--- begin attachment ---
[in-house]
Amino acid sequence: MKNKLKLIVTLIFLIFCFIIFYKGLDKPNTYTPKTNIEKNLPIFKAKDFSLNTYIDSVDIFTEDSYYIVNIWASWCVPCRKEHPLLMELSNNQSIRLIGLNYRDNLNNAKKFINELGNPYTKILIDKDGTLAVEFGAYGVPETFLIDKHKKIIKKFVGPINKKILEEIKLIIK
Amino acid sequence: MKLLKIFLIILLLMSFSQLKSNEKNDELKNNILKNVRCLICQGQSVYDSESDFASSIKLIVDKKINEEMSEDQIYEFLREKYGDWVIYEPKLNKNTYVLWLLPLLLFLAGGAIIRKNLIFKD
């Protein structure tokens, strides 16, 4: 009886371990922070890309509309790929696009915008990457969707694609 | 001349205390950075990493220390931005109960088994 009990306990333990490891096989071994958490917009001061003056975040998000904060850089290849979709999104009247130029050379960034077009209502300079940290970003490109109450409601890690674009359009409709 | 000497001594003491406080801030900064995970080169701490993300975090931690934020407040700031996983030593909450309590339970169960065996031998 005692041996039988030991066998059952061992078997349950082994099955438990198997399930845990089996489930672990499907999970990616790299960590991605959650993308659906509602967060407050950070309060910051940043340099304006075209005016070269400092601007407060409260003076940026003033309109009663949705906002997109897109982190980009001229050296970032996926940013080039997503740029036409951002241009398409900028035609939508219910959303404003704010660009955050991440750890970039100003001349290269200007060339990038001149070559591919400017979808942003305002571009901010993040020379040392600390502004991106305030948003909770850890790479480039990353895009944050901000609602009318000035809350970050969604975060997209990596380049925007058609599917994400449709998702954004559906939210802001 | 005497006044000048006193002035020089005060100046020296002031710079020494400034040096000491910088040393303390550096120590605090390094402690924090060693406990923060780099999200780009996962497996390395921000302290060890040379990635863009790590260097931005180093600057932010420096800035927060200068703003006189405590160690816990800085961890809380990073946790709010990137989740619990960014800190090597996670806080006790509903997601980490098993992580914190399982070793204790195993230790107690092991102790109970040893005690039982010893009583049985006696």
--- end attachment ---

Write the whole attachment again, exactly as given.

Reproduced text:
[in-house]
Amino acid sequence: MKNKLKLIVTLIFLIFCFIIFYKGLDKPNTYTPKTNIEKNLPIFKAKDFSLNTYIDSVDIFTEDSYYIVNIWASWCVPCRKEHPLLMELSNNQSIRLIGLNYRDNLNNAKKFINELGNPYTKILIDKDGTLAVEFGAYGVPETFLIDKHKKIIKKFVGPINKKILEEIKLIIK
Amino acid sequence: MKLLKIFLIILLLMSFSQLKSNEKNDELKNNILKNVRCLICQGQSVYDSESDFASSIKLIVDKKINEEMSEDQIYEFLREKYGDWVIYEPKLNKNTYVLWLLPLLLFLAGGAIIRKNLIFKD
């Protein structure tokens, strides 16, 4: 009886371990922070890309509309790929696009915008990457969707694609 | 001349205390950075990493220390931005109960088994 009990306990333990490891096989071994958490917009001061003056975040998000904060850089290849979709999104009247130029050379960034077009209502300079940290970003490109109450409601890690674009359009409709 | 000497001594003491406080801030900064995970080169701490993300975090931690934020407040700031996983030593909450309590339970169960065996031998 005692041996039988030991066998059952061992078997349950082994099955438990198997399930845990089996489930672990499907999970990616790299960590991605959650993308659906509602967060407050950070309060910051940043340099304006075209005016070269400092601007407060409260003076940026003033309109009663949705906002997109897109982190980009001229050296970032996926940013080039997503740029036409951002241009398409900028035609939508219910959303404003704010660009955050991440750890970039100003001349290269200007060339990038001149070559591919400017979808942003305002571009901010993040020379040392600390502004991106305030948003909770850890790479480039990353895009944050901000609602009318000035809350970050969604975060997209990596380049925007058609599917994400449709998702954004559906939210802001 | 005497006044000048006193002035020089005060100046020296002031710079020494400034040096000491910088040393303390550096120590605090390094402690924090060693406990923060780099999200780009996962497996390395921000302290060890040379990635863009790590260097931005180093600057932010420096800035927060200068703003006189405590160690816990800085961890809380990073946790709010990137989740619990960014800190090597996670806080006790509903997601980490098993992580914190399982070793204790195993230790107690092991102790109970040893005690039982010893009583049985006696």